C. P. E. Bach's Flute Quartet in A Minor
performed at Staunton Music Festival
August 16, 2016
Trinity Episcopal Church, Staunton, VA
Immanuel Davis, flute
Gesa Kordes, violin
Anna Steinhoff, cello
Andrew Willis, fortepiano
About the Music
When J. S. Bach died in 1750, he was neither the most famous nor the most successful member of the clan. Those honors fell to his son, Carl Phillip Emanuel Bach (1714-1788). When Emanuel was just 24, he was chosen by crown Prince Frederick to join his retinue, which put the young composer alongside some of the most respected men in European culture. Frederick himself was a talented flute player who also composed numerous sonatas for that instrument. Emanuel Bach and colleagues, including the important theorist and composer J. J. Quantz, thus had a strong motivation to feature the flute in their works. However, Bach’s three flute quartets date from 1788—two years after Frederick’s death and just months before Bach himself departed this world. Were they written as an hommage to the Prussian leader, with whom Bach had been on good terms during his employment at court (1738-1768)?
The Flute Quartet in A Minor is scored for flute, viola, cello, and piano. But since the cello doubles the bassline throughout, the texture is really a trio sonata. The opening Andantino is expansive and lasts as long as the other two movements combined. The first theme group plays on a contrast between dotted rhythm figures and smooth triplets. A couple minutes later, Bach appears to return to the beginning for a literal repeat, but an unexpected shift to a new theme in F major suggests instead that we have entered the development section. This kind of formal misdirection is par for the course with Emanuel Bach, and we would do well to hold some of our “classical” expectations about form in abeyance. More than once he will set up a return to the home key only to slide off into new tonal realms. Bach does eventually return to the first theme in the home key, but by then we have been buffeted by so many misdirections that the effect is almost anti-climactic. His is a meandering sense of total architecture, not the teleological drive of high classicism.
The tonal chicanery continues immediately in the Largo, where meddling B-flat pitches intrude on the main key (C major) before even a single phrase has been heard. Still, the melodic writing soon takes center stage; it is graceful, colorful, and the picture of simplicity. A play of rising and falling scales allows the viola to emerge briefly from the texture at key moments.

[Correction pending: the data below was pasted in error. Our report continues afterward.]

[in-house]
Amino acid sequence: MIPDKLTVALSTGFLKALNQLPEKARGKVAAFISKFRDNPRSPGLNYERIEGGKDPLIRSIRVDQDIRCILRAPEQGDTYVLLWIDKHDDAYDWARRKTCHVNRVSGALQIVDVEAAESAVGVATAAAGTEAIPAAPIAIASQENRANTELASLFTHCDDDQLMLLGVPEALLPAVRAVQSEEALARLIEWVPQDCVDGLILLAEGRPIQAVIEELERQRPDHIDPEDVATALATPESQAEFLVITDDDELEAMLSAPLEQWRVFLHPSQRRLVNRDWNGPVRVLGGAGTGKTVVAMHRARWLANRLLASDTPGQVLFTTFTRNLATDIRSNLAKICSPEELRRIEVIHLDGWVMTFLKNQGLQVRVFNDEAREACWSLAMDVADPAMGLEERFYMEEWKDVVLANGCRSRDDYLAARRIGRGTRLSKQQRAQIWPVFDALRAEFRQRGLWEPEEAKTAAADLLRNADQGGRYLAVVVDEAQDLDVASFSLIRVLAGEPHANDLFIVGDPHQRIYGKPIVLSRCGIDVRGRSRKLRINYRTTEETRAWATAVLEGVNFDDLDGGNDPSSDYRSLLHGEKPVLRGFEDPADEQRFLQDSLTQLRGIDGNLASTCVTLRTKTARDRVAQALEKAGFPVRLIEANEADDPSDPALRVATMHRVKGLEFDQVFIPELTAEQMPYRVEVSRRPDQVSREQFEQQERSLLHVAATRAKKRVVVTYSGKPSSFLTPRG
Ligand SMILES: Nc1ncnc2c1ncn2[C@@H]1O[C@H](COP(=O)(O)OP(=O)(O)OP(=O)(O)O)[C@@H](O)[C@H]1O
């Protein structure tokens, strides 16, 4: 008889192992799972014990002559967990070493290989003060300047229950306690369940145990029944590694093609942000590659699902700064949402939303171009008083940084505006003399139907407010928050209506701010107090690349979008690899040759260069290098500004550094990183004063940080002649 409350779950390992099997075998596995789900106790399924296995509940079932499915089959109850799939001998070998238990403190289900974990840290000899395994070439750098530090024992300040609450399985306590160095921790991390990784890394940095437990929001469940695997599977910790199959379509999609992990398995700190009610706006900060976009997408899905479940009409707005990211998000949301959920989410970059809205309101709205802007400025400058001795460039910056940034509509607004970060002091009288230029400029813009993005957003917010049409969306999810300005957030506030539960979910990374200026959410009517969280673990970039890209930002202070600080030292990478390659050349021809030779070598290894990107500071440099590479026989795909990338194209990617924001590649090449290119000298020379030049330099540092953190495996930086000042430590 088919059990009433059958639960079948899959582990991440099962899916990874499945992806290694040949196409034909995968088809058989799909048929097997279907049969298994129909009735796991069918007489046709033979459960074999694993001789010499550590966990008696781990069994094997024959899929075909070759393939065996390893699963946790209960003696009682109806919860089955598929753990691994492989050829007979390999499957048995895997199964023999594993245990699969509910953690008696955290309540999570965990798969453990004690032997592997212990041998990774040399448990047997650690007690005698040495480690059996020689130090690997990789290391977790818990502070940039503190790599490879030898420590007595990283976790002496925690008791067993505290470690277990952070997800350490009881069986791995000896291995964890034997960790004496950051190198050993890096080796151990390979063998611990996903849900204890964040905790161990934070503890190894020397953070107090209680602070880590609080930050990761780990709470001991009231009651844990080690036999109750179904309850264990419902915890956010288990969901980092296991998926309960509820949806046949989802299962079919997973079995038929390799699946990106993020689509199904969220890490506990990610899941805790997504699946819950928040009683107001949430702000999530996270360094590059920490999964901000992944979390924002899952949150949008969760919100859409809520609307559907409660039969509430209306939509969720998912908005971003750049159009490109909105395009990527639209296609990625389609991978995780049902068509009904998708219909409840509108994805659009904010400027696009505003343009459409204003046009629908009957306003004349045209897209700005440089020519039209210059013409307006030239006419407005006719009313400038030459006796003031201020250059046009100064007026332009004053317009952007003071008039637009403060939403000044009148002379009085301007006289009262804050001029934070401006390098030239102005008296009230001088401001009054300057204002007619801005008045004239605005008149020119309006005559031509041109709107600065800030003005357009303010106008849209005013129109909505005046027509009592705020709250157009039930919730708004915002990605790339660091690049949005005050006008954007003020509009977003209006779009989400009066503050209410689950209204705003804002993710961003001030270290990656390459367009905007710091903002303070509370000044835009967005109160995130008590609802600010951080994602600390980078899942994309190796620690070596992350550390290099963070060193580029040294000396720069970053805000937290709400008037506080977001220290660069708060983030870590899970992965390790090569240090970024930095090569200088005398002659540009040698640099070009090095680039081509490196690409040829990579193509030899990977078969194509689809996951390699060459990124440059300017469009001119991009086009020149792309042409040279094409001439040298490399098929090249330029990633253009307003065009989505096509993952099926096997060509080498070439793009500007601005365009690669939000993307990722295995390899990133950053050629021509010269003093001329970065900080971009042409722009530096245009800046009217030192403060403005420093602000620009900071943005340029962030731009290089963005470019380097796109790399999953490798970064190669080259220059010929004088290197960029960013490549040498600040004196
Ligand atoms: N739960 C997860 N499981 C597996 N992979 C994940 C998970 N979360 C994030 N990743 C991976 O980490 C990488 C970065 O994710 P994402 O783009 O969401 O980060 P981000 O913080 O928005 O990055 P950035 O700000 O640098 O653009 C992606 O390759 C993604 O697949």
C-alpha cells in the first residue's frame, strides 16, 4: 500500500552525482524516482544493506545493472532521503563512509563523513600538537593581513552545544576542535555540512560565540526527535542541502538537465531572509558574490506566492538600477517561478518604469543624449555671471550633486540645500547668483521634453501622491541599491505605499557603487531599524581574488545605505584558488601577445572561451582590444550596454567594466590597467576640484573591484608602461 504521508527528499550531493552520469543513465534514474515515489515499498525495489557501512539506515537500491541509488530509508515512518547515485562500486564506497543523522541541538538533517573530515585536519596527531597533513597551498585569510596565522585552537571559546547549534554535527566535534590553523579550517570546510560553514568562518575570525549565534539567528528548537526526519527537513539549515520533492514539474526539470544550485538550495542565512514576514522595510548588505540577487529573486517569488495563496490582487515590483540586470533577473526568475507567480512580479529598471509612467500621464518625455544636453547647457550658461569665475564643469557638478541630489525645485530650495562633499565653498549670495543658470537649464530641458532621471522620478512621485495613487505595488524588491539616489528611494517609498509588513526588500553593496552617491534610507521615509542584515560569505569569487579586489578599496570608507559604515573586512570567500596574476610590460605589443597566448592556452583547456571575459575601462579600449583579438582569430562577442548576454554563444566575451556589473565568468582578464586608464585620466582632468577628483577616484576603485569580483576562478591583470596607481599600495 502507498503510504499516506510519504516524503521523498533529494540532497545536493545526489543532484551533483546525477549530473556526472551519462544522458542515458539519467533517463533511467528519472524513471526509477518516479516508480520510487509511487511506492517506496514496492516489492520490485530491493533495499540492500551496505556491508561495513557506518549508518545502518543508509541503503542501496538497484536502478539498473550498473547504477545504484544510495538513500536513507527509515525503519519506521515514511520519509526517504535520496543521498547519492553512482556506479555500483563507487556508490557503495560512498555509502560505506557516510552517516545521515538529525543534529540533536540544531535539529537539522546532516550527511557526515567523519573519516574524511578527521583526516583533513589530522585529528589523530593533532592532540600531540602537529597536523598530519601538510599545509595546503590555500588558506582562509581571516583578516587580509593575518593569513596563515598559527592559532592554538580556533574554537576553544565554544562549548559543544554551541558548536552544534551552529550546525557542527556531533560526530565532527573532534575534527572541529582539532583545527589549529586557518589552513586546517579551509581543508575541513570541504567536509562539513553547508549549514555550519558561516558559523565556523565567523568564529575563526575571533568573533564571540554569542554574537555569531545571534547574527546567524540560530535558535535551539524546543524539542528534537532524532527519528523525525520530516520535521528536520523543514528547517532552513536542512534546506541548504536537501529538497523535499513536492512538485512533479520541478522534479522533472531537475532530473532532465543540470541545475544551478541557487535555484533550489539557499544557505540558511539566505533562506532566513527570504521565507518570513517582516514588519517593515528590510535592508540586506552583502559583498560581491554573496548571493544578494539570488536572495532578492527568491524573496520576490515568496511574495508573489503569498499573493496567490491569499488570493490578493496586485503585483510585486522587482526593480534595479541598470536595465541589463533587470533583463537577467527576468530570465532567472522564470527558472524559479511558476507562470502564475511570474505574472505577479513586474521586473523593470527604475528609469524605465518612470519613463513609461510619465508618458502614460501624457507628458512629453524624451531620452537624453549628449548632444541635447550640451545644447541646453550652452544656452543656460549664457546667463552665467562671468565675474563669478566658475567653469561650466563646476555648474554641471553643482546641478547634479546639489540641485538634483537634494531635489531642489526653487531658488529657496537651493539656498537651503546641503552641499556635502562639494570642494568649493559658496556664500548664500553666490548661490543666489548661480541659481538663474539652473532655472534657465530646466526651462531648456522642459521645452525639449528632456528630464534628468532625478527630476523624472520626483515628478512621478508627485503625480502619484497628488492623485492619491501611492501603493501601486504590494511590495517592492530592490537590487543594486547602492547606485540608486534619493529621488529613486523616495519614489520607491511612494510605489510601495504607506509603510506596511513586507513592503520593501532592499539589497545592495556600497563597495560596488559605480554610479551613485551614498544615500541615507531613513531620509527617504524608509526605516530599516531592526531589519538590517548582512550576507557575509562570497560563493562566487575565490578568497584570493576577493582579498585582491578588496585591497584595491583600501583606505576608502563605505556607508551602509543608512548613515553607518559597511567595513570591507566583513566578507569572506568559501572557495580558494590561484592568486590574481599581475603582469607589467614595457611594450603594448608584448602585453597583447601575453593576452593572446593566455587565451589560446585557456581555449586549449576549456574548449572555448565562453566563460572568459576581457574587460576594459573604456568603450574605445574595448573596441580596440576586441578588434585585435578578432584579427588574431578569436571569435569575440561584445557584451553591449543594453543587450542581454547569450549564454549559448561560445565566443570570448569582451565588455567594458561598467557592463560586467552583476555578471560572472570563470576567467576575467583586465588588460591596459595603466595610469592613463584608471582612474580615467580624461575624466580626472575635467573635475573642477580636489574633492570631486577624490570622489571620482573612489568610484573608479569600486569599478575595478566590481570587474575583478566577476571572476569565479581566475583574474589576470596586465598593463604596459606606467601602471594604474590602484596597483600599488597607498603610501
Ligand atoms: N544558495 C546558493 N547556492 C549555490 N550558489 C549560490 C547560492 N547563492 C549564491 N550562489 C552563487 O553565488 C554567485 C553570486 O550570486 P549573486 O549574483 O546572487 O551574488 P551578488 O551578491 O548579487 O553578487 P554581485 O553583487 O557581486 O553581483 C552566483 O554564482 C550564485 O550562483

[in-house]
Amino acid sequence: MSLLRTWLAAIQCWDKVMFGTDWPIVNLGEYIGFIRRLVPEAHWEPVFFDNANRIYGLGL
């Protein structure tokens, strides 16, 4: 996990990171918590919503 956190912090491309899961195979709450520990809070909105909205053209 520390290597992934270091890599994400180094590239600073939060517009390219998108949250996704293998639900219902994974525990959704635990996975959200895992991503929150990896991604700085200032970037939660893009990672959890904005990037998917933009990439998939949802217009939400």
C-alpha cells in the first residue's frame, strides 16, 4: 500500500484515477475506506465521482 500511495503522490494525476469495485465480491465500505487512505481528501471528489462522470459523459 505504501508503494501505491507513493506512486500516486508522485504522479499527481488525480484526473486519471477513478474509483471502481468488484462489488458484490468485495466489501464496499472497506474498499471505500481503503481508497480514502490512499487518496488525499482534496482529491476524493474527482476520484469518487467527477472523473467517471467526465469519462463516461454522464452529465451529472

Bach’s finale introduces the one thing we have not yet encountered: virtuosity—at least the kind of virtuosity that captivates listeners with athletic cascades of 16th notes. These are deftly meted out to all players except the cellist. Bach himself was a brilliant pianist, but the appearance of such difficult material in the flute might have pushed the limits of Frederick’s technique, had he lived to perform this work. The movement is a conventional rounded-binary form based on a gigue topic in 6/8 meter. Combining tonal clarity, dazzling textures, and touches of counterpoint, this finale most closely resembles the familiar style of Haydn and Mozart.
(c) Jason Stell, 2016
Immanuel Davis is one of the most versatile flutists of his generation. Equally at home on modern and baroque flutes, Immanuel has performed as a soloist and chamber musician throughout the United States and abroad. In 2005 he received a Fulbright Fellowship to study baroque flute at the Koninklijk Conservatorium in The Hague. Since then he has performed as soloist and chamber player with such early music ensembles as Early Music New York, ARTEK, Lyra Baroque and the Bach Society of Minnesota and Mercury Orchestra of Houston. He has also had the pleasure of performing on NPR’s Performance Today and in recitals with baroque luminaries Barthold Kuijken and Wilbert Hazelzet.
Gesa Kordes performs with numerous chamber ensembles and Baroque orchestras including Ensemble PeriHIPsous, Baroque and Beyond, Muses’ Delight, Baroque at Canterbury, Opera Lafayette, Ensemble Tra i Tempi, and the Rheinisches Barockorchester Bonn. She has toured as soloist and chamber musician in the U.S., Central America, Europe, and Israel, and has recorded for NPR, harmonia mundi, FONO, Dorian, and Naxos. After teaching at Indiana University and UNC-Greensboro, she joined the faculty of the University of Alabama in Tuscaloosa in August 2009 as Instructor of Early Music and director of the newly-founded Baroque Ensemble.
Based out of Chicago, Anna Steinhoff specializes in baroque cello and viola da gamba. She is a member of Second City Musick and Haymarket Opera Company, and was principal cellist of Chicago’s Baroque Band. Anna is also a founding member of Wayward Sisters, which won first prize in the 2011 Early Music America competition. Wayward Sisters released their debut album on Naxos in 2014 and their second recording, A Restless Heart, in 2017. In addition to classical music, Anna has performed or recorded with such bands as Saturday Looks Good To Me, Mysteries of Life, Frisbie, and children’s artist Justin Roberts. Anna completed degrees in cello performance from the Oberlin Conservatory and Northwestern University.
For several decades Andrew Willis has explored the historical development of keyboard instruments and their performance practice while maintaining a commitment to the study, performance, and teaching of the widest possible range of repertoire. His discography ranges from Beethoven’s Hammerklavier Sonata to Martin Amlin’s Sonata No. 7 (1999), and includes collaborations with Julianne Baird, soprano, Brent Wissick, cello, and many others. Willis holds degrees from Curtis, Temple, and Cornell and is a Professor of Music at the University of North Carolina at Greensboro, where he teaches keyboard instruments from harpsichord to modern piano.
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